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Eric Flint & Mike Resnick

Ever since its inception, science fiction has believed in breaking laws.

Men can't survive under water? Jules Verne had a little something to say about that.

We'll never leave the planet or the solar system? Not once H.G. Wells and Doc Smith addressed the problems.

Death is final, and no one can survive it? Mary Shelly had a morbid take on it, Robert Sheckley a satirical one, Robert A. Heinlein a political one.

Science fiction, when all is said and done, is just like the race of Man. Tell it something can't be done, and all you've done is guarantee that a way will be found to do it. Show us an immutable law, such as gravity, and you can bet we'll find a way to break it. You might very well define us as a race of lawbreakers.

Jim Baen's Universe follows in those proud footsteps.

Everyone knows that you can't publish new fiction on the internet and expect people to pay for it. The highways and byways of the web are littered with the corpses of publishers who tried.

It was a challenge the late Jim Baen couldn't resist—and lo and behold, here we are, a successful online science fiction magazine.

Well, the reasoning went, maybe you can publish online, but you can't pay the same prices as the print magazines, not if you plan to stay in business.

So we broke another law. We decided to pay more that the print magazines—in the cases of our lead writers, over 300% more—and we're still around and in fine health. Even our lowest rates match the best rates of the print magazines.

Well, if you do that, the reasoning went, you'd better chop the wordage and give them a bare-bones magazine, maybe 60,000 words, tops.

(You saw this coming, right?) Our issues average over 100,000 words apiece.

Okay, said conventional wisdom, you broke a law here and skirted one there and you lucked out and stayed alive, but you'd better appeal to the vast indiscriminate audience that wants totally unchallenging science fiction. Award winners and prestigious writers will scare away the very audience you need in order to show a profit.

So we ran Gene Wolfe and David Drake and L.E. Modesitt, Jr. and Gregory Benford and Barry Malzberg and Nancy Kress and Kristine Kathryn Rusch and Cory Doctorow and David Brin (yes, we're boasting) and Esther Friesner and Julie Czerneda and Kevin Anderson and Brian Herbert and Alan Dean Foster and John Ringo and Jo Walton (yes, we're still boasting) Sarah Zettel and Garth Nix and Jack McDevitt and John Barnes (tum te tum tum) and Jay Lake and Catherine Asaro and Laura Resnick and Charles Stross and Elizabeth Bear, not to mention yours truly—along with a number of authors who are less well known to the reading public but many of whom will be before long. Not only that, but in our very first year of existence, before a lot of the voters even knew we were there, we had a Hugo nominee, a Locus Award winner, and three stories in Gardner Dozois' Year's Best SF.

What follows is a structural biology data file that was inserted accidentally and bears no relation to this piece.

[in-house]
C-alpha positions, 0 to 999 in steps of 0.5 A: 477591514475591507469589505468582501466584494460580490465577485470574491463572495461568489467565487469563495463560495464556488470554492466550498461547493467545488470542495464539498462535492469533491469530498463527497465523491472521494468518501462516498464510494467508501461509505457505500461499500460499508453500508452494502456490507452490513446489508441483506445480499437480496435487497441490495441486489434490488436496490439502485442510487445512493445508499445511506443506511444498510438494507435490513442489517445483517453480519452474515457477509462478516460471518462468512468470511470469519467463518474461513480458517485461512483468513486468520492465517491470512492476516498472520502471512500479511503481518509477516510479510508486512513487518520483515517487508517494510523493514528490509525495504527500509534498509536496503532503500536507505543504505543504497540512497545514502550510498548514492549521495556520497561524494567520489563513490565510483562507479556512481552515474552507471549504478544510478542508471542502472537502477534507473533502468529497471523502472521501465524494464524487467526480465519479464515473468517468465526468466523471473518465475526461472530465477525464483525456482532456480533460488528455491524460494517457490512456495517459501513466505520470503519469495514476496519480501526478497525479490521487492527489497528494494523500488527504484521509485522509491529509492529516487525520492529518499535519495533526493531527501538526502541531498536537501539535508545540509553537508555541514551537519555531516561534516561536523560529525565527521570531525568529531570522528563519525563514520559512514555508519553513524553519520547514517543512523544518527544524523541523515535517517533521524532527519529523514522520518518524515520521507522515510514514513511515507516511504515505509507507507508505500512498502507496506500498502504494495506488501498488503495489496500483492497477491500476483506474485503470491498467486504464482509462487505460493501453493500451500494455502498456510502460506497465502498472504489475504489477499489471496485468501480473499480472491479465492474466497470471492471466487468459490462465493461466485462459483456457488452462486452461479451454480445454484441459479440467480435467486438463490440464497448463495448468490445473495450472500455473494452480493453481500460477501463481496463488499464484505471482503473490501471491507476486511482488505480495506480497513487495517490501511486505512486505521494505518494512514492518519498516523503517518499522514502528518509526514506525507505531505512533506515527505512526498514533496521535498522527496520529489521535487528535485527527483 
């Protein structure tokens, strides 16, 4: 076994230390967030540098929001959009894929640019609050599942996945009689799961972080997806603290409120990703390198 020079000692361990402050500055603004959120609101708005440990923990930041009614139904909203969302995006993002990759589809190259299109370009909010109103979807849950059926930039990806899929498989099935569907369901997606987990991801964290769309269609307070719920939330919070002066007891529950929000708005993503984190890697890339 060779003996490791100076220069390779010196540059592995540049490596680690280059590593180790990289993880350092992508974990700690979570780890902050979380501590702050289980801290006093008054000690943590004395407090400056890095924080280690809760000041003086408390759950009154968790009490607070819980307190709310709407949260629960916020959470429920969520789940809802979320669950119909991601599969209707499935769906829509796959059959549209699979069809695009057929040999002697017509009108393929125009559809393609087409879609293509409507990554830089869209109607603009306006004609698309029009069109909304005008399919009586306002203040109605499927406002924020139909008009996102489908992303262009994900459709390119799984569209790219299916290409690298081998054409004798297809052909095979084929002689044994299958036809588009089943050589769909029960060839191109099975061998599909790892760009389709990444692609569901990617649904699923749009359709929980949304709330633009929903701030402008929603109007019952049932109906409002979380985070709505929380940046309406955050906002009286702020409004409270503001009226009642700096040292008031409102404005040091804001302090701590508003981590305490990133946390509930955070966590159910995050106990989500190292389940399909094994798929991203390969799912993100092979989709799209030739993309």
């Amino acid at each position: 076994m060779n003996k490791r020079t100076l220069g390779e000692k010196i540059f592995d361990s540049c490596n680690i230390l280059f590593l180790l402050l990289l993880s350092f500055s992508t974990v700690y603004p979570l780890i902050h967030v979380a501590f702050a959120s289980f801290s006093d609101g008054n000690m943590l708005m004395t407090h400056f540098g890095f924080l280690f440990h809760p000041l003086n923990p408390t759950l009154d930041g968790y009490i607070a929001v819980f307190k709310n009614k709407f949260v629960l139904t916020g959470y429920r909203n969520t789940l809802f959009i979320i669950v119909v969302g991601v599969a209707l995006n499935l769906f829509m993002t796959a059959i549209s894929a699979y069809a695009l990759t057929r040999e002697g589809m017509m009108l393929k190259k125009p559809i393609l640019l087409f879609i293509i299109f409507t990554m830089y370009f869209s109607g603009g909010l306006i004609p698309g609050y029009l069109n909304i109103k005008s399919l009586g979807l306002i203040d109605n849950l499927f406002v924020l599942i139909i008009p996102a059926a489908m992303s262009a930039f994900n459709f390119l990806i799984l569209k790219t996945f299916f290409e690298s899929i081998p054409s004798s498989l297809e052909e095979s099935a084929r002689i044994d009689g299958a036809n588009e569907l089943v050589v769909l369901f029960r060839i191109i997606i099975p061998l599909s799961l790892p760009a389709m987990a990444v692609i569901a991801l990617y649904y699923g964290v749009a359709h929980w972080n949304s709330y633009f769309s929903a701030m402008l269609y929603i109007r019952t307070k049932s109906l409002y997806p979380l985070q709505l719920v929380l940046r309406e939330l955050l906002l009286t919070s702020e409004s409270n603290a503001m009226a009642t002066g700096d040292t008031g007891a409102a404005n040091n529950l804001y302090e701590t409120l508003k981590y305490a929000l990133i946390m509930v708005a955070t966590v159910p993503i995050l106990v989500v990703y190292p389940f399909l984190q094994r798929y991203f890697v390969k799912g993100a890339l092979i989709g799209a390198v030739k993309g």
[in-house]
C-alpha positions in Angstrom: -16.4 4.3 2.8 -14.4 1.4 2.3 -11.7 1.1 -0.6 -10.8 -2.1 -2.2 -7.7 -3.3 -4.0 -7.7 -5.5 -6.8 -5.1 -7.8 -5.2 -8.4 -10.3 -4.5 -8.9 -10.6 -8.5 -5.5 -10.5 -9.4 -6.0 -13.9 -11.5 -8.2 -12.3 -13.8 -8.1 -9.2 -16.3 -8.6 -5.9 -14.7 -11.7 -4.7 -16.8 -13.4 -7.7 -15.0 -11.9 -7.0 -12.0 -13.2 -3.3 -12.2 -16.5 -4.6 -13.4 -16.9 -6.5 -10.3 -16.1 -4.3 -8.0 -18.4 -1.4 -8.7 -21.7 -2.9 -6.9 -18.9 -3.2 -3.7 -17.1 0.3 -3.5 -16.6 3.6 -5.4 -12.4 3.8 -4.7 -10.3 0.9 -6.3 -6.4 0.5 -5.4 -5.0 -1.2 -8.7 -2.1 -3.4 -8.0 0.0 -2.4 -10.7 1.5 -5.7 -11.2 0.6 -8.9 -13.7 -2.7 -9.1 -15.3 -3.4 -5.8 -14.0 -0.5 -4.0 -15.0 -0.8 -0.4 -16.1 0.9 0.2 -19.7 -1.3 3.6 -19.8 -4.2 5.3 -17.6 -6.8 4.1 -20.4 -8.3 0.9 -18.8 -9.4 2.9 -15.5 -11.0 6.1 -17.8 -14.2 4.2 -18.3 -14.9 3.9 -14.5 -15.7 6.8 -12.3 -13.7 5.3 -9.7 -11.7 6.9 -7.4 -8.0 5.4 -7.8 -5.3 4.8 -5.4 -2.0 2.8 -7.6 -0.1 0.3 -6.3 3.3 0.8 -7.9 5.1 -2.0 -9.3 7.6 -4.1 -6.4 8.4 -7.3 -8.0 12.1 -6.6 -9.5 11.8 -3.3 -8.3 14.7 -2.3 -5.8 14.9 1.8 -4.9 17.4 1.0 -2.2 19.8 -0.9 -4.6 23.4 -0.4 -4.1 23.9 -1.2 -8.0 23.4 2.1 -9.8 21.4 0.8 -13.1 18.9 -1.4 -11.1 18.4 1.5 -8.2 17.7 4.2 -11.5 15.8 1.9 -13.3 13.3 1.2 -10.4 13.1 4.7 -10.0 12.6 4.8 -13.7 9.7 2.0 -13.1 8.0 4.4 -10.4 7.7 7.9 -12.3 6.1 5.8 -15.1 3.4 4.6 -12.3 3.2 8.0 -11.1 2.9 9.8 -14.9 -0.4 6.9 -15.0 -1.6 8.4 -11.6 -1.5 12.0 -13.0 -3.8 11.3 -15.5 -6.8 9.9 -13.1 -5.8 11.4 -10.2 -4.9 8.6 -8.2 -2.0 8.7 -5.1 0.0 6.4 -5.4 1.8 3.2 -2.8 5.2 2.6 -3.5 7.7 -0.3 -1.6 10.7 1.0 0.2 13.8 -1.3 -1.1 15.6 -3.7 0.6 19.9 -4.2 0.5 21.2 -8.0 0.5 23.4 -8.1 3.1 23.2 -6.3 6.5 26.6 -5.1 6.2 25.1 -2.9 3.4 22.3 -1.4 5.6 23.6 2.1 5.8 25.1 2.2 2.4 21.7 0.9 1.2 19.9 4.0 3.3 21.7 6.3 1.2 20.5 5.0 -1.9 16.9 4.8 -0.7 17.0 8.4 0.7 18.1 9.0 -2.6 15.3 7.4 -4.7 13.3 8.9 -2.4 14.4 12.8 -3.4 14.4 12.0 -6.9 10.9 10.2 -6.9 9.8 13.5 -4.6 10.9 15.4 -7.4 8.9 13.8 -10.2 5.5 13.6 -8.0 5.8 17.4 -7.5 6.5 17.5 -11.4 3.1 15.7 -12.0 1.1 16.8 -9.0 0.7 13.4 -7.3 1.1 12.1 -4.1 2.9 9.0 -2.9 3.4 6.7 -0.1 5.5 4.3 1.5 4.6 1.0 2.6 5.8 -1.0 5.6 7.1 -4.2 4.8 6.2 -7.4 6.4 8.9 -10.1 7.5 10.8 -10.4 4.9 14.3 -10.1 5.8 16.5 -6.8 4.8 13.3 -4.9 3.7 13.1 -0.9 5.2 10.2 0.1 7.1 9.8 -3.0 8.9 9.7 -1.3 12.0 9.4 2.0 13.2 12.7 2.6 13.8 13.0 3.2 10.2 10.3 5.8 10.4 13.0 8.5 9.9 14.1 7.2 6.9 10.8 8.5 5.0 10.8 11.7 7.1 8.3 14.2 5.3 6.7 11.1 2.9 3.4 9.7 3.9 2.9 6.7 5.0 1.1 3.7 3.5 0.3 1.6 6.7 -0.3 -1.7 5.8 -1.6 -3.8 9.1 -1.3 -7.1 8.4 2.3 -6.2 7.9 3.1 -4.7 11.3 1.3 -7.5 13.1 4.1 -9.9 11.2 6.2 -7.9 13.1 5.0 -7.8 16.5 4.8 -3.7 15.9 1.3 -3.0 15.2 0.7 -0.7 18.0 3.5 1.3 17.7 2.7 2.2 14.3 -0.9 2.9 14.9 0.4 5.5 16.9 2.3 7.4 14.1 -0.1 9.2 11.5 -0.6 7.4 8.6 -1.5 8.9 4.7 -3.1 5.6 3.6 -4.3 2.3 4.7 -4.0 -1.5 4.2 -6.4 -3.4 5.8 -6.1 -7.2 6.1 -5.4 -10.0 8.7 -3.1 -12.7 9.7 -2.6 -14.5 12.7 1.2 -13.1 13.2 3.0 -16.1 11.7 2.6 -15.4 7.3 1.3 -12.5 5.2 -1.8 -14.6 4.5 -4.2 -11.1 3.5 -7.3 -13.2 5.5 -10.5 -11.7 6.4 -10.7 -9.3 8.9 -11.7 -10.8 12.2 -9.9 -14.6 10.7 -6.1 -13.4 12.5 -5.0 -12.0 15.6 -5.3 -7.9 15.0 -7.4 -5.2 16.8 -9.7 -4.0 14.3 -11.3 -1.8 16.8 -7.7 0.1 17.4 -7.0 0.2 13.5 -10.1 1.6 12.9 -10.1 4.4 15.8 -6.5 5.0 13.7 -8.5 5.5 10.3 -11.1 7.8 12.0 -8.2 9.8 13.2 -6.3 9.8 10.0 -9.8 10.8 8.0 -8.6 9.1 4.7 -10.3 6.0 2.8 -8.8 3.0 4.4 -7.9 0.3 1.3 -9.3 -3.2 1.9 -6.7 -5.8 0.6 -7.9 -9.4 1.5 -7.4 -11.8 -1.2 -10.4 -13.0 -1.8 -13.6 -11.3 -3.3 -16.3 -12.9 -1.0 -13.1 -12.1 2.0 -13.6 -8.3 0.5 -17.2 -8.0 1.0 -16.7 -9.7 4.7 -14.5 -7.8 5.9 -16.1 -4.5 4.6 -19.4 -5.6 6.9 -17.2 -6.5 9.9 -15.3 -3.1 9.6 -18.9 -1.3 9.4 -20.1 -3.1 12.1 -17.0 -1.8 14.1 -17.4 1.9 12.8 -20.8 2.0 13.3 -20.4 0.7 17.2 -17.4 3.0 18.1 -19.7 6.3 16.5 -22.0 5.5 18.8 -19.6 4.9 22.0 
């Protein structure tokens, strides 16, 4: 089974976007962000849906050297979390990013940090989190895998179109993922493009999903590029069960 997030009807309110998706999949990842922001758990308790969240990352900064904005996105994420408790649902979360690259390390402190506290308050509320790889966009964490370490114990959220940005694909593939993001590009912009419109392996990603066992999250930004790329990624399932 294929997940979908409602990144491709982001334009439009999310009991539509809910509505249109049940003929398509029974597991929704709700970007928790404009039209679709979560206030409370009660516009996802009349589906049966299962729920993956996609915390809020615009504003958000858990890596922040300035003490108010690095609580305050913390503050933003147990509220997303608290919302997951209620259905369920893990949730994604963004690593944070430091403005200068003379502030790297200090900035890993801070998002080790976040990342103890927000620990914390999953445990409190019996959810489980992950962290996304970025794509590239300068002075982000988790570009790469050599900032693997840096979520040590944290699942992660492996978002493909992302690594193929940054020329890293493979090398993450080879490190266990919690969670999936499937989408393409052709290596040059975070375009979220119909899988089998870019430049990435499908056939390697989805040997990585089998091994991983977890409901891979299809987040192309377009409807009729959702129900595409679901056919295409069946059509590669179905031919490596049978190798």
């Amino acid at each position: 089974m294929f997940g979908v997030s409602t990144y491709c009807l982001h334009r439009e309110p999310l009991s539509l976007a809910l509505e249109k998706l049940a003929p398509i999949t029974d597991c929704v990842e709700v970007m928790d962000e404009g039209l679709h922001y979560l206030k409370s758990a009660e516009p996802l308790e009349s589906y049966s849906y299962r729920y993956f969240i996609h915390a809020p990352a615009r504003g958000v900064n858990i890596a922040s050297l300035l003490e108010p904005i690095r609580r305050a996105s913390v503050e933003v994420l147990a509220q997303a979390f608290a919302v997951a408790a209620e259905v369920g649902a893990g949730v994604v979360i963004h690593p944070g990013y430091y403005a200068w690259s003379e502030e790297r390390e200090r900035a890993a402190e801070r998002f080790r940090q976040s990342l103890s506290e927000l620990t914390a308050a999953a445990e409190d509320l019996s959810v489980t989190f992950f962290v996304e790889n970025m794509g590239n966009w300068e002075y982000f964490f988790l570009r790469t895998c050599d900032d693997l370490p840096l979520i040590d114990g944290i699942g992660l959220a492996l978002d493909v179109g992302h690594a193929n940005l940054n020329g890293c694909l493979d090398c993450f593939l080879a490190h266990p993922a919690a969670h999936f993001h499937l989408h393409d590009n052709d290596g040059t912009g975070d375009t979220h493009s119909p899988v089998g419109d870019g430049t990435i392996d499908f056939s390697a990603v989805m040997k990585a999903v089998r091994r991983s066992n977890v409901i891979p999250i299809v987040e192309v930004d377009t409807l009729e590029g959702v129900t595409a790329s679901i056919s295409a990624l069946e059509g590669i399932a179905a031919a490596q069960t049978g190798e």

It's pretty easy to fill up a magazine with names like that if you're willing to spend enough money . . . so was there room for anyone else in Jim Baen's Universe? As a matter of fact, there was. Conventional wisdom says that you sneak in a brand-new writer maybe once or twice a year, no more than that; so, in the law-breaking tradition of science fiction, we ran twenty-one first stories by new authors in our first year of publication, and we'll run close to that many every year. Someone has to nurture new talent, and we don't see any of the other magazines doing so in any quantity.

What else can't you do?

Well, almost no one runs serials any more, so of course Jim Baen's Universe does. The sort of long novellas and short novels that were once the staple of science fiction have a place they can get published again. Print magazines have pretty much given up even illustrating their stories with line drawings, so we use full-color art.

As print magazines struggle for their lives against the ever-more-crushing realities of magazine distribution and shy away from innovation, we're willing to try anything once—and more than once if it works. You want to read half the current issue for free? Log onto and do just that. Want to have your submission critiqued by your fellow writers? Log onto Baen's Bar and you can get all the input you want before you officially submit it. Curious to know where your story is at in the selection process? You can get that from the internet too.

So . . . we're innovative, we're open-minded, and we're solvent—and this second annual anthology will give you an idea of what those traits lead to. We think they're truly fine stories, and that they stack up to any other anthology. We expect next year's to be even better, just as soon as we find a few more laws to break.


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